From Publishers Weekly
A contributing editor at National Geographic Adventure and correspondent for Outside magazine, McRae wonderfully documents the history of exploration, both geographical and spiritual, in Tibet's Tsangpo River Gorge, an acknowledged "power place" in Tibetan Buddhism and believed for centuries to be the gateway to nirvana. McRae begins in the 1920s and focuses on the work of naturalist Francis Kingdon-Ward, an Englishman bent on unraveling the mystery behind the Tsangpo's precipitous drop in elevation. (He thought it was caused by a hidden waterfall.) McRae then looks at contemporary tourism in the region. In the 1990s the Chinese government opened southeastern Tibet to foreigners for the first time since the 1959 takeover, and since then, it's become a hot spot for modern-day explorers. McRae's leading men include a low profile wilderness guide from Tucson, Ariz., who got the attention of the Guinness Book of World Records when he claimed that, by his calculations, the gorge was the world's deepest canyon; Ian Baker and Hamid Sardar, American expatriates living in Kathmandu; and Arizona land developers Gill and Troy Gillenwater, who became violently ill after bathing in a sacred spring and returned to America to write about their exploits for an outdoor clothing catalogue. In his previous offering, an essay collection called Continental Drifter, McRae opined that the Chinese were turning Tibet into a religious theme park. He elaborates, though with reporting that sometimes feels detached, on that lament here, exposing Western bravado against the backdrop of one of the East's most mysterious-and beautiful-places.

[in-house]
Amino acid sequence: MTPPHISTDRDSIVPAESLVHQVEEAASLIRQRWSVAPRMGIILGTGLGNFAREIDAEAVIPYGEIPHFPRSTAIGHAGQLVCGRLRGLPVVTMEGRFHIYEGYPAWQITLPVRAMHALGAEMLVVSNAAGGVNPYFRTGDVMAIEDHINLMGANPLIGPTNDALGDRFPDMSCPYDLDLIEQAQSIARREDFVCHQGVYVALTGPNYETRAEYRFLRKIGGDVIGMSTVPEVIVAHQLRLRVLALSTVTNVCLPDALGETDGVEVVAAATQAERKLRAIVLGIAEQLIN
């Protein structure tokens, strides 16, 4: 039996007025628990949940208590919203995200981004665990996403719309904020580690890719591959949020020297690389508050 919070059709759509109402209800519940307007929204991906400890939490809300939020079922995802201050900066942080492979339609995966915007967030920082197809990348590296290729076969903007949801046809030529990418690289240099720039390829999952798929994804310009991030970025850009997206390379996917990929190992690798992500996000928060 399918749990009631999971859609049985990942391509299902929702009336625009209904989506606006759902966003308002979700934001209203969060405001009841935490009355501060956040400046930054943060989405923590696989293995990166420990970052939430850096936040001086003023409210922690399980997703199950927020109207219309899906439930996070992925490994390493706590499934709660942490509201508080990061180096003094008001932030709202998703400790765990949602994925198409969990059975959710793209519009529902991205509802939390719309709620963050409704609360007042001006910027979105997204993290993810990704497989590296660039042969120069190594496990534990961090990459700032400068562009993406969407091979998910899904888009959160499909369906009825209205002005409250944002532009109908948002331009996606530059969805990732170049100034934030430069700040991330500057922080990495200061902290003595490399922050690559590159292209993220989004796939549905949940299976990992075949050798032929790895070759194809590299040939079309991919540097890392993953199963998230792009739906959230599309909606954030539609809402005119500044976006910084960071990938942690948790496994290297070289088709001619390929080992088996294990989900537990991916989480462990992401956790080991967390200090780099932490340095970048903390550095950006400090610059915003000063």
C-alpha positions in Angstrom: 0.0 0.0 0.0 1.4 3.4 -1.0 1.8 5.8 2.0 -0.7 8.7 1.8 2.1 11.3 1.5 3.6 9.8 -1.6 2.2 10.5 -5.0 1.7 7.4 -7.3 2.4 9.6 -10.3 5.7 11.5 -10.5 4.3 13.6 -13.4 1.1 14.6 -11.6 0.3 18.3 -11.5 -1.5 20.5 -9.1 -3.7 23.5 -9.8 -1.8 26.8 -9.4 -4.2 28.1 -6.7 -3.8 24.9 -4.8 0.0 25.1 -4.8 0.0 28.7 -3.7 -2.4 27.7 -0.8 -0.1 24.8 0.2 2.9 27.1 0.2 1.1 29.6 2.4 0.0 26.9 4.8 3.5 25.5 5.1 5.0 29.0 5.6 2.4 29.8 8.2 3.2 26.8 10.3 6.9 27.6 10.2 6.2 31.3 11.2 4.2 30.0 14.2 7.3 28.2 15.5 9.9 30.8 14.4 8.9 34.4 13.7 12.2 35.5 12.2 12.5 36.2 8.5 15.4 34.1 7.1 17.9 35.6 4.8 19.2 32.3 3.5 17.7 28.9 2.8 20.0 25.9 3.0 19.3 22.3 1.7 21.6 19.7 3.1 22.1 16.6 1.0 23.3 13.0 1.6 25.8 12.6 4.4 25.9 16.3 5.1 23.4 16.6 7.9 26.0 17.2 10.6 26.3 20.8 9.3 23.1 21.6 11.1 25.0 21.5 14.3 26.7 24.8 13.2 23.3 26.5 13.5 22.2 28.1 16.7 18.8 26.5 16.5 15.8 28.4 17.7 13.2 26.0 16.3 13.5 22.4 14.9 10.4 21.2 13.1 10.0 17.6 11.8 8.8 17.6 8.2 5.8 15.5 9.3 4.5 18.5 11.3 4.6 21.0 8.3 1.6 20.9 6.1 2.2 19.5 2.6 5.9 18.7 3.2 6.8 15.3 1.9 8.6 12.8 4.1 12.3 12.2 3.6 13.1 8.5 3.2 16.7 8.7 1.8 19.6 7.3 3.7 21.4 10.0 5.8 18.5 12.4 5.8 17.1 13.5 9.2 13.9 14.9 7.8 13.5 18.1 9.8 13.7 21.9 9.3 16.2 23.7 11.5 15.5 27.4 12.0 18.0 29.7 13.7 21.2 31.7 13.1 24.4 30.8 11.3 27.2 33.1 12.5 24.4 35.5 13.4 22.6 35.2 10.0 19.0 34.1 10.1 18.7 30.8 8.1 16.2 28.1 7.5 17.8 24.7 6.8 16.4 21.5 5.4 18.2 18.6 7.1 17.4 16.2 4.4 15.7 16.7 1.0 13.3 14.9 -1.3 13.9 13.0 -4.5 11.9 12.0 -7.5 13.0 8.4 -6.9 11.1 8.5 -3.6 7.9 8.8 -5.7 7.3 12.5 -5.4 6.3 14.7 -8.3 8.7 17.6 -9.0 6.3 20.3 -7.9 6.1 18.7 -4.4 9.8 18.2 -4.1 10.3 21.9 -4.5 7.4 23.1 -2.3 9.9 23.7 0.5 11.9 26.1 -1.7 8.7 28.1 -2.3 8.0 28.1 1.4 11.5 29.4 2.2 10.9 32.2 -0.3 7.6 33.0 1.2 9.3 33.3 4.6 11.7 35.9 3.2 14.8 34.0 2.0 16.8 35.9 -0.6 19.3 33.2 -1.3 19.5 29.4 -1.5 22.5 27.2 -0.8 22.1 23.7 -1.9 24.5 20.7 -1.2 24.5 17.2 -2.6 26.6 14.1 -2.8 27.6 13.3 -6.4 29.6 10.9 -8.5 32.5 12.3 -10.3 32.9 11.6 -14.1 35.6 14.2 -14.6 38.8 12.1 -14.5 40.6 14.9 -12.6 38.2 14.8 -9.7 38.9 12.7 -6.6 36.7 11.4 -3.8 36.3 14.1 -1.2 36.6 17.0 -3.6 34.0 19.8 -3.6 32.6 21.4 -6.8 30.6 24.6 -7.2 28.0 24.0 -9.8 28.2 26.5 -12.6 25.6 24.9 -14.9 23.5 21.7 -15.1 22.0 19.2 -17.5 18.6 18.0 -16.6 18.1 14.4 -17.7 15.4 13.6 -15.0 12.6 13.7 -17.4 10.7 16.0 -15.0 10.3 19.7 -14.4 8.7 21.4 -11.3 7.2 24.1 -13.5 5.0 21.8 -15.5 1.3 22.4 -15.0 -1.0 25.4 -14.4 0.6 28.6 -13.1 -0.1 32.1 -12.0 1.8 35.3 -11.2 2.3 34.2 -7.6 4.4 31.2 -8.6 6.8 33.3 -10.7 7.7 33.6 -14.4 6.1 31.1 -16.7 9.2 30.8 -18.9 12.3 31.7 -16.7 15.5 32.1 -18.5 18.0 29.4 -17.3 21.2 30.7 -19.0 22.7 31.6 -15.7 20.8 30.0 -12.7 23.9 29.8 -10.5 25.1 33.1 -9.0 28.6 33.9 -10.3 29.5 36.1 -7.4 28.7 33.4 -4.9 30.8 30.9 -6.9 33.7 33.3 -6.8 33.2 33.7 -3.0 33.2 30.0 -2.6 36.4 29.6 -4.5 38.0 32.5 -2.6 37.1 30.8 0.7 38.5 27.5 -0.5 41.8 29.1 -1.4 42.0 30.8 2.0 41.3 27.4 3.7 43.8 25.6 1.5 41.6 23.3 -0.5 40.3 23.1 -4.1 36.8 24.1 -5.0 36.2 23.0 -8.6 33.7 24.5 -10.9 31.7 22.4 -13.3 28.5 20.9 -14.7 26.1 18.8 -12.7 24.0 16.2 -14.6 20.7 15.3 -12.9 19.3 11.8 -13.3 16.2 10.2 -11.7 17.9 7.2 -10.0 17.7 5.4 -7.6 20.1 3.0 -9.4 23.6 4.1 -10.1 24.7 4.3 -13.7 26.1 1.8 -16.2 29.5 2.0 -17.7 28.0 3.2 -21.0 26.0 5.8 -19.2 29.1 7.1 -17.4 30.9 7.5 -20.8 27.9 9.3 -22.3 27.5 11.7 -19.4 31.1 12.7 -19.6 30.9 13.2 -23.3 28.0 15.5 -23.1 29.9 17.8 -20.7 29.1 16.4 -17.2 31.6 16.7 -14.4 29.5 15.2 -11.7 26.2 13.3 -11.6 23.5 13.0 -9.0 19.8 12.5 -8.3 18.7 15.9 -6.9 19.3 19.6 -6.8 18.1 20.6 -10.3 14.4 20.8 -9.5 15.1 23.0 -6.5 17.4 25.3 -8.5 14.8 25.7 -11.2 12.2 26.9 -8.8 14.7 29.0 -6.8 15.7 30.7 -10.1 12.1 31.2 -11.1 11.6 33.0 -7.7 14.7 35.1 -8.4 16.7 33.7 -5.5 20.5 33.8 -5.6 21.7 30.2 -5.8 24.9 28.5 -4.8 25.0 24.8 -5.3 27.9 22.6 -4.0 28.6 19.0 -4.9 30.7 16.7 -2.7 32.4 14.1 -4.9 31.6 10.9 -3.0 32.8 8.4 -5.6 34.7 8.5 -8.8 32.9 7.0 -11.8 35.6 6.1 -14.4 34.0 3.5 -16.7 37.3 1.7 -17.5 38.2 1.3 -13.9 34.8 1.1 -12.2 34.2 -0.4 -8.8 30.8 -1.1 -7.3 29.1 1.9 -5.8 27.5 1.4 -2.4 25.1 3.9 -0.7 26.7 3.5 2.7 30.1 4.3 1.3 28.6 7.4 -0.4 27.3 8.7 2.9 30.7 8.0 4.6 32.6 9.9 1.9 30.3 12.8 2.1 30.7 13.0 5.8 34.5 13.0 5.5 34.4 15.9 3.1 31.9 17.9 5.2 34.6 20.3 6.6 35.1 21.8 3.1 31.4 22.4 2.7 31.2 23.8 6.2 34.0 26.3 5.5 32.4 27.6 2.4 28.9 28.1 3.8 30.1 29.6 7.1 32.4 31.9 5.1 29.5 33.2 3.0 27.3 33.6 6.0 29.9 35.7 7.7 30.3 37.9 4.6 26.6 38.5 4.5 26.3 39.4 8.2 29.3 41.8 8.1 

Copyright 2002 Reed Business Information, Inc.
The Tsangpo River Gorge, in southeastern Tibet, is a fascinating place. Threaded by a torrential river, walled in by lofty peaks, plagued by foul weather and earthquakes, its beauty nonetheless casts a spell on both Eastern and Western imaginations. Revered by Buddhists as a sacred place, it was reimagined and dubbed Shangri-La by James Hilton in his 1933 novel Lost Horizon and has been the site of repeated incursions by Westerners, whether botanists, budding Buddhists, or adventurers. McRae, an experienced travel and outdoors writer, has expanded two previously published articles into a broad overview. Only 80 years ago a 10-mile stretch of the Tsangpo was still unexplored; at present, China plans to build resorts and draw hordes of tourists to this pristine place. But while McRae does a fine job of recounting the various expeditions to paradise and placing them in social context--and has an eye for the unfortunate human habit of despoiling places-- some readers may tire of his only somewhat credulous and fairly lengthy descriptions of the region's sacred geography. Keir Graff
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